It seems as if the forces of the universe realized things were getting a bit heavy and decided to shoot a little bit of good news my way. Conditions seem to be stabilizing enough in the Darfur region of Sudan for refugees to begin returning home. François Reybet-Degat, the current head of the United Nations refugee office in Sudan, says that more than 100,000 people have returned home to several different areas in Darfur. Abdallah Mohamed Abubakir, a farmer, just brought his family back to Nyuru, a village in the area. “Things aren’t great,” he said, “but they’re getting better.” His village now has a new 6 room school – grass-walled though it may be – and a police station. An Islamic charity has built the village a large tent hospital as well. In the background of these humble advances are smashed houses and piles of ash – the not-too-subtle reminders that many people were killed here.
Aid agencies seeking to encourage this recent trend are changing their approach. By shifting the focus from emergency relief and increasing funding for “recovery” they hope to encourage more people to return home. The “recovery” effort supplies the people returning home with wells, seeds, plows, and workshops to make plows. The goal is to prevent refugee camps from becoming permanent slums by enticing villagers to return home to improved conditions.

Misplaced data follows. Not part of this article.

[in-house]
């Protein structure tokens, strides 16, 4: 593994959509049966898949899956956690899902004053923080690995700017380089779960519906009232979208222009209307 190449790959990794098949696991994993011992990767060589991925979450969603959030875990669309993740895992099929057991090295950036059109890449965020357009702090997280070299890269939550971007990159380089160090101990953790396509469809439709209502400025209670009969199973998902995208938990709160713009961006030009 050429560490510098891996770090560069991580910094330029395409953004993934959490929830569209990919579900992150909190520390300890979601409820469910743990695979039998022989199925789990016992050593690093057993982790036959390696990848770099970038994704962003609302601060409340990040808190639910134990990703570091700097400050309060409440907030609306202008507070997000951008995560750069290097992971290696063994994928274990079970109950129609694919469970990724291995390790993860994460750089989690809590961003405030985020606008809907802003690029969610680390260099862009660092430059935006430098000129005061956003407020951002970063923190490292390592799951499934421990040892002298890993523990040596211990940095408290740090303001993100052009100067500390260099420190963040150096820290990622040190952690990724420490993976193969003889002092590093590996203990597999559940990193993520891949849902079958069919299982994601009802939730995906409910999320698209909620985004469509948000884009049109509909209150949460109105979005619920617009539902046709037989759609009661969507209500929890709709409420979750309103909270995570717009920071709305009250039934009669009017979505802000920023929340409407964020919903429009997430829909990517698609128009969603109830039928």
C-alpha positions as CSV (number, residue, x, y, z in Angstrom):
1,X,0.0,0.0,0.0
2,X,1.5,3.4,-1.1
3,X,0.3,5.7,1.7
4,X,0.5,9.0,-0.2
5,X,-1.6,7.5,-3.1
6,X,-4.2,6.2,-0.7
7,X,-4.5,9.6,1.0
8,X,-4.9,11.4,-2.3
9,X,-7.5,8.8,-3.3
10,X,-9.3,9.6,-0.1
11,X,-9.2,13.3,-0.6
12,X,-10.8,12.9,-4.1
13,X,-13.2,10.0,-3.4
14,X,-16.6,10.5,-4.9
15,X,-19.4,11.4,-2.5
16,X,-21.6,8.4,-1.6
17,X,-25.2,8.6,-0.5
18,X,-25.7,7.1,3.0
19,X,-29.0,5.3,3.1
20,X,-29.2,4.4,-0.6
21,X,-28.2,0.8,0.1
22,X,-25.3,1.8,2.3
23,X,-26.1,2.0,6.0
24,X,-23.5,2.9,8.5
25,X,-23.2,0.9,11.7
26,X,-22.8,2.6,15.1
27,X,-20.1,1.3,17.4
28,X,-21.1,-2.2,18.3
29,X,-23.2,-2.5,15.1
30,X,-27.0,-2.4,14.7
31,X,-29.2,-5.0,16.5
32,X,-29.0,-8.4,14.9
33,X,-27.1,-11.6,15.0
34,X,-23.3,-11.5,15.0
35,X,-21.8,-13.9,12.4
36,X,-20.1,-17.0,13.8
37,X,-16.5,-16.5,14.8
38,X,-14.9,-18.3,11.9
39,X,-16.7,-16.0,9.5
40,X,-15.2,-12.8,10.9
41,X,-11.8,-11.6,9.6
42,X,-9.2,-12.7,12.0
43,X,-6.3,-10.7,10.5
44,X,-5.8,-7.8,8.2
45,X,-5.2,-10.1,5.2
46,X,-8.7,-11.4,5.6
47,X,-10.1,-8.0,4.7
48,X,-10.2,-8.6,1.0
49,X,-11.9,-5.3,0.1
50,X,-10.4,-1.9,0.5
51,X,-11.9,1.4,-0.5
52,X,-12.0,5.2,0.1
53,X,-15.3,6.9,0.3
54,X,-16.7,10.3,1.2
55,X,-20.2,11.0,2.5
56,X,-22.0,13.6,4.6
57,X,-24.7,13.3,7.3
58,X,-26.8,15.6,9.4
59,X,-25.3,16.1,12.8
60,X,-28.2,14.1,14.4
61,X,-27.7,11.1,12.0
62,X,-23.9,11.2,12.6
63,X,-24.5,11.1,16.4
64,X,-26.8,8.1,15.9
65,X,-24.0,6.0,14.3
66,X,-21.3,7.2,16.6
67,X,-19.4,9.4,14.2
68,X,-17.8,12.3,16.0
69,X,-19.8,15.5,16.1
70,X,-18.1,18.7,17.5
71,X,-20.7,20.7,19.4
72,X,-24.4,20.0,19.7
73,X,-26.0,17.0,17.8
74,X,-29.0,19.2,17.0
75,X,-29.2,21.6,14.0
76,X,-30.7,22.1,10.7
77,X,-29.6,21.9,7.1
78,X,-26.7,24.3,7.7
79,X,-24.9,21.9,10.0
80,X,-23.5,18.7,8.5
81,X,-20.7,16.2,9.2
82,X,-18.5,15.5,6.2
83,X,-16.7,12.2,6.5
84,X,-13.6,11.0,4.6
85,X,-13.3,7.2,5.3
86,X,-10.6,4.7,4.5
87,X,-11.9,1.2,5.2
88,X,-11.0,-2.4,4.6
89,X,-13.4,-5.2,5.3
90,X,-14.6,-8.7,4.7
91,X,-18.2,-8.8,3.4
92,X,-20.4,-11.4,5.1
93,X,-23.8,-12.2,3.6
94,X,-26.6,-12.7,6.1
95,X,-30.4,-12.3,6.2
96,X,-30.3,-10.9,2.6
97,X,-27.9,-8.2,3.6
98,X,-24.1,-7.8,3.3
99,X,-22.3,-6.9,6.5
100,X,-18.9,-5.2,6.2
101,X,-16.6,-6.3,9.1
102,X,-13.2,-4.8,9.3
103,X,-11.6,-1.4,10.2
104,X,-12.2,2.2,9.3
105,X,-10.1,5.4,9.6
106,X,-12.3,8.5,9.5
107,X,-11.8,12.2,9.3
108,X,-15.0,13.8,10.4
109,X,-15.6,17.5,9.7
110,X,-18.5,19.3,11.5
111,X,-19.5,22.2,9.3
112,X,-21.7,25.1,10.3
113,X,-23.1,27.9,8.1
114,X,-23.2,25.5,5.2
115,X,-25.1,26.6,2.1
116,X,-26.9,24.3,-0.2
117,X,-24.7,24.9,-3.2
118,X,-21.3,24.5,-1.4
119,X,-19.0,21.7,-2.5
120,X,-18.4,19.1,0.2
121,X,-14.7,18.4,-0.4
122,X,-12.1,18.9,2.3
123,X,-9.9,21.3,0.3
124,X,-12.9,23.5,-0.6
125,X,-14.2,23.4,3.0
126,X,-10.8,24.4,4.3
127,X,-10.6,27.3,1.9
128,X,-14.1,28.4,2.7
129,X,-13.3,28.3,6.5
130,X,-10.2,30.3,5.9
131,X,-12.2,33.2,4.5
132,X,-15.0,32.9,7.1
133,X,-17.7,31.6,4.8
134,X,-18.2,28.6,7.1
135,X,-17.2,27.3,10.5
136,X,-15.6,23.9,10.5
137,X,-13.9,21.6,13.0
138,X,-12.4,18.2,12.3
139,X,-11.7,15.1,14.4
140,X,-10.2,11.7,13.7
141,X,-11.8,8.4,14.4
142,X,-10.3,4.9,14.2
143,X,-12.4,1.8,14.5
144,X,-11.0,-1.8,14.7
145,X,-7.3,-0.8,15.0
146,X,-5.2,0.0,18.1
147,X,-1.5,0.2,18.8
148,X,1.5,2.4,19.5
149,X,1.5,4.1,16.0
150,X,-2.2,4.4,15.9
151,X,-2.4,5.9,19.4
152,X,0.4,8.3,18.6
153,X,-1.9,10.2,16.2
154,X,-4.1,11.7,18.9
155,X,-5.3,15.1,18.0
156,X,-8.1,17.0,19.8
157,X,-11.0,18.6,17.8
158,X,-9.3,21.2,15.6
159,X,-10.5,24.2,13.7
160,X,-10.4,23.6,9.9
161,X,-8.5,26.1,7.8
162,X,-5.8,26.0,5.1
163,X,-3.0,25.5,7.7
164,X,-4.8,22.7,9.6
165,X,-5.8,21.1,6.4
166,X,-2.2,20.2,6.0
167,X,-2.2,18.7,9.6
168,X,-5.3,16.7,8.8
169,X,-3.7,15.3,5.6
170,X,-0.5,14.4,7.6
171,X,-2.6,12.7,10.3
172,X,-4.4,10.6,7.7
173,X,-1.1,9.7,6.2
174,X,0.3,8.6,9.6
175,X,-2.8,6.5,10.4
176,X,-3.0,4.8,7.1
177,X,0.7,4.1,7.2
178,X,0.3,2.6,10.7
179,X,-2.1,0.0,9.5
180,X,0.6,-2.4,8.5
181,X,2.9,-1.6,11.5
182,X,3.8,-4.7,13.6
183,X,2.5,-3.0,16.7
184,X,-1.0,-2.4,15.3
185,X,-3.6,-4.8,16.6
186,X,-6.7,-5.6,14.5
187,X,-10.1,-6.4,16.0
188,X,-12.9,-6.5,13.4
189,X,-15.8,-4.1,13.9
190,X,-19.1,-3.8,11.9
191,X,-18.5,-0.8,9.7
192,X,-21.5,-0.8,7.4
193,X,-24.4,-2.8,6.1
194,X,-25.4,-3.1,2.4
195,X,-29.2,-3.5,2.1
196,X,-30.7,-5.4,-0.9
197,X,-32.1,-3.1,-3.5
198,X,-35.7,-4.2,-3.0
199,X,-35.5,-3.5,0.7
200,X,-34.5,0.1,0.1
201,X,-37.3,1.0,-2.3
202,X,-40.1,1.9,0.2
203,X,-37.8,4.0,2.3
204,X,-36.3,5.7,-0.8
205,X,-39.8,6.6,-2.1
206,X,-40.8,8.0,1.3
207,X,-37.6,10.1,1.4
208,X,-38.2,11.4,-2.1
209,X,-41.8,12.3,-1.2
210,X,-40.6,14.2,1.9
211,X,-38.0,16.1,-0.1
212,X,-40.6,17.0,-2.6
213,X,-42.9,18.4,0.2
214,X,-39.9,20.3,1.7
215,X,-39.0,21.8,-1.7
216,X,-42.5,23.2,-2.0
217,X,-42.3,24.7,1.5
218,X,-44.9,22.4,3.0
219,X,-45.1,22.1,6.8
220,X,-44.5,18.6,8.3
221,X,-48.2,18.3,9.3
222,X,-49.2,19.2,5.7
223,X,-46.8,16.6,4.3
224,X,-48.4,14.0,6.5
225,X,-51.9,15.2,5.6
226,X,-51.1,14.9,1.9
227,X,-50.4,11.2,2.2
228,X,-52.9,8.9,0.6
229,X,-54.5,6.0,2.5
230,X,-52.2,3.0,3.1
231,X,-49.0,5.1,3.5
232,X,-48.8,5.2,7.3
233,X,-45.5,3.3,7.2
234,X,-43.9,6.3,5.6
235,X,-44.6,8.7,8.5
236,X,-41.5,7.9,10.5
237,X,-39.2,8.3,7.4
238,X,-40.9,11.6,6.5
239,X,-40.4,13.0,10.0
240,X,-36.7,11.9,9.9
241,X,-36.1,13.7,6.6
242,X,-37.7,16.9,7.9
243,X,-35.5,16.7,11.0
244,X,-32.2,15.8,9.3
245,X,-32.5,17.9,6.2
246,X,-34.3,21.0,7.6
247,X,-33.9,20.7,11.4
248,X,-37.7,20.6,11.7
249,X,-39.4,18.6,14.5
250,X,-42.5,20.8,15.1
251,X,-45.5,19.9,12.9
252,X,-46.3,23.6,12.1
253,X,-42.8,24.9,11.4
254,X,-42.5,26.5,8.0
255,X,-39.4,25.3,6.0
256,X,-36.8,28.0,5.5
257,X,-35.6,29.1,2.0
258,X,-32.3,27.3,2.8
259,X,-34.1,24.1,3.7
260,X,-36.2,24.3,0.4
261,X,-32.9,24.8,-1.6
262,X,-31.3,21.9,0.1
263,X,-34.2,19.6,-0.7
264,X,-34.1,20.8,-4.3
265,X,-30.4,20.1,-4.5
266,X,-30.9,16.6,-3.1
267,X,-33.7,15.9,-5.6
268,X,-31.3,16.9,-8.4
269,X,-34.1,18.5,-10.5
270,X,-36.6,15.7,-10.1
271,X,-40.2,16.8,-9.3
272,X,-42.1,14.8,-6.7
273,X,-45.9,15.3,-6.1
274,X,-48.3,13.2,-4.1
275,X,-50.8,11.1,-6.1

While the return of some 100,000+ villagers to their homes is most certainly a good sign, it should be seen as a sign to press on not to call it day. Prayers, aid, and advocacy have finally yielded results in an area that has been subject to terrible violence for 9 years. The exact same thing is now happening in Nuba region of Sudan. Hopefully, the world will acknowledge the atrocities being done here faster than they acknowledged the violence in Darfur. There is hope that the Nuban people will not have to suffer as long as the Darfuri’s did.
There is an American Christian, Ryan Boyette, who is risking his life daily to document the crimes being committed against the Nuban people. He is the man who smuggled reporter Nicholas D. Kristof across the border from South Sudan into Sudan, so that world could see what was happening. Boyette is launching a citizen reporting initiative in March called Eyes and Ears Nuba. Pray for the continued safety of Boyette and his family. He is being targeted by the government of Sudan with bombs and spies.
The change in Darfur is a sign that peace can be achieved and hope is there for people in war-torn areas – it should be very encouraging. By praying and spreading the word about things like what is going on in the Nuba mountains we are able to give hope and affect change in the lives of some the most vulnerable and helpless people in the world. It took people too long to see what was happening in Darfur, and in that time hundreds of lives were lost.